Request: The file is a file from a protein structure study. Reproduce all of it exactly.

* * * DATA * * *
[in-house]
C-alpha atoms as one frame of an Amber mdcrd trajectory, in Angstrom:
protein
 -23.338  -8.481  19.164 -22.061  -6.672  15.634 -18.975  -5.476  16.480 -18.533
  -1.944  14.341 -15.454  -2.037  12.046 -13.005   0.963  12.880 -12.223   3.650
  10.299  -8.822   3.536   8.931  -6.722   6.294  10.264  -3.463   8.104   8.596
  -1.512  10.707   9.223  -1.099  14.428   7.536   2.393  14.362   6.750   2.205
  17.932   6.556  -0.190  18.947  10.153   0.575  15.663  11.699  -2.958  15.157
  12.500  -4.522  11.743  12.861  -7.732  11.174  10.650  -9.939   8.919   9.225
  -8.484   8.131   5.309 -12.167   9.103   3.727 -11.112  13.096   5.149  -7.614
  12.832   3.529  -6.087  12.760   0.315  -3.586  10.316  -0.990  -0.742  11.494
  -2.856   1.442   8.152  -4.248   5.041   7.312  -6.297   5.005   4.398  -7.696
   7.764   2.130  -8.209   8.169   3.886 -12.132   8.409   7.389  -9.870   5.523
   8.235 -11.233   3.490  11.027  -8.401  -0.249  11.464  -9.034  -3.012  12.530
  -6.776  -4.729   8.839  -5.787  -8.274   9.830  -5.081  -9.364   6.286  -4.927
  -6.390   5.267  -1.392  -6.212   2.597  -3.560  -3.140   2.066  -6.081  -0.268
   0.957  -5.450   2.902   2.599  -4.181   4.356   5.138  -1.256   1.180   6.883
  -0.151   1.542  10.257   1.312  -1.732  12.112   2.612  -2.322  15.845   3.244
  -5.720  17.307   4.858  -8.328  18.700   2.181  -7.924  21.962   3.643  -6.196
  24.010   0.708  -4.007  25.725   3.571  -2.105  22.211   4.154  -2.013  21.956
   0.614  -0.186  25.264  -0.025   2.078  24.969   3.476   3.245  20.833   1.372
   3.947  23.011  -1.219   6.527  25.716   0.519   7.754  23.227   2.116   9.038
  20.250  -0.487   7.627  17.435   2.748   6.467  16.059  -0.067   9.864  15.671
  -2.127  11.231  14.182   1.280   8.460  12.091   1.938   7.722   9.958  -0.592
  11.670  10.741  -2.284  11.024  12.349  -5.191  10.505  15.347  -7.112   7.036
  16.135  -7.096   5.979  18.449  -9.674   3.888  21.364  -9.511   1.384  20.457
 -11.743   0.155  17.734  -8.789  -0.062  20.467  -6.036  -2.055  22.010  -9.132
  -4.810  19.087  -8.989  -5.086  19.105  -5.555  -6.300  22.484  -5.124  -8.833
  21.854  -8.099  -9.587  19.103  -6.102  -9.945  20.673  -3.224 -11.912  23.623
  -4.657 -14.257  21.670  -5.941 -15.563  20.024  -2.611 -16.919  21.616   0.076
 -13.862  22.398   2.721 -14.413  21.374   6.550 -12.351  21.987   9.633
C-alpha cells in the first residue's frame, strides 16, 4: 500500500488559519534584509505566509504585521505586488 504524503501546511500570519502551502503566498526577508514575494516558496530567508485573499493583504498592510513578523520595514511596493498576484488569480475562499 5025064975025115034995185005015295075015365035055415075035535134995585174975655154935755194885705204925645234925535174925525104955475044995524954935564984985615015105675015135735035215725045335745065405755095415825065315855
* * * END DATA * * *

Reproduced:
[in-house]
C-alpha atoms as one frame of an Amber mdcrd trajectory, in Angstrom:
protein
 -23.338  -8.481  19.164 -22.061  -6.672  15.634 -18.975  -5.476  16.480 -18.533
  -1.944  14.341 -15.454  -2.037  12.046 -13.005   0.963  12.880 -12.223   3.650
  10.299  -8.822   3.536   8.931  -6.722   6.294  10.264  -3.463   8.104   8.596
  -1.512  10.707   9.223  -1.099  14.428   7.536   2.393  14.362   6.750   2.205
  17.932   6.556  -0.190  18.947  10.153   0.575  15.663  11.699  -2.958  15.157
  12.500  -4.522  11.743  12.861  -7.732  11.174  10.650  -9.939   8.919   9.225
  -8.484   8.131   5.309 -12.167   9.103   3.727 -11.112  13.096   5.149  -7.614
  12.832   3.529  -6.087  12.760   0.315  -3.586  10.316  -0.990  -0.742  11.494
  -2.856   1.442   8.152  -4.248   5.041   7.312  -6.297   5.005   4.398  -7.696
   7.764   2.130  -8.209   8.169   3.886 -12.132   8.409   7.389  -9.870   5.523
   8.235 -11.233   3.490  11.027  -8.401  -0.249  11.464  -9.034  -3.012  12.530
  -6.776  -4.729   8.839  -5.787  -8.274   9.830  -5.081  -9.364   6.286  -4.927
  -6.390   5.267  -1.392  -6.212   2.597  -3.560  -3.140   2.066  -6.081  -0.268
   0.957  -5.450   2.902   2.599  -4.181   4.356   5.138  -1.256   1.180   6.883
  -0.151   1.542  10.257   1.312  -1.732  12.112   2.612  -2.322  15.845   3.244
  -5.720  17.307   4.858  -8.328  18.700   2.181  -7.924  21.962   3.643  -6.196
  24.010   0.708  -4.007  25.725   3.571  -2.105  22.211   4.154  -2.013  21.956
   0.614  -0.186  25.264  -0.025   2.078  24.969   3.476   3.245  20.833   1.372
   3.947  23.011  -1.219   6.527  25.716   0.519   7.754  23.227   2.116   9.038
  20.250  -0.487   7.627  17.435   2.748   6.467  16.059  -0.067   9.864  15.671
  -2.127  11.231  14.182   1.280   8.460  12.091   1.938   7.722   9.958  -0.592
  11.670  10.741  -2.284  11.024  12.349  -5.191  10.505  15.347  -7.112   7.036
  16.135  -7.096   5.979  18.449  -9.674   3.888  21.364  -9.511   1.384  20.457
 -11.743   0.155  17.734  -8.789  -0.062  20.467  -6.036  -2.055  22.010  -9.132
  -4.810  19.087  -8.989  -5.086  19.105  -5.555  -6.300  22.484  -5.124  -8.833
  21.854  -8.099  -9.587  19.103  -6.102  -9.945  20.673  -3.224 -11.912  23.623
  -4.657 -14.257  21.670  -5.941 -15.563  20.024  -2.611 -16.919  21.616   0.076
 -13.862  22.398   2.721 -14.413  21.374   6.550 -12.351  21.987   9.633
C-alpha cells in the first residue's frame, strides 16, 4: 500500500488559519534584509505566509504585521505586488 504524503501546511500570519502551502503566498526577508514575494516558496530567508485573499493583504498592510513578523520595514511596493498576484488569480475562499 5025064975025115034995185005015295075015365035055415075035535134995585174975655154935755194885705204925645234925535174925525104955475044995524954935564984985615015105675015135735035215725045335745065405755095415825065315855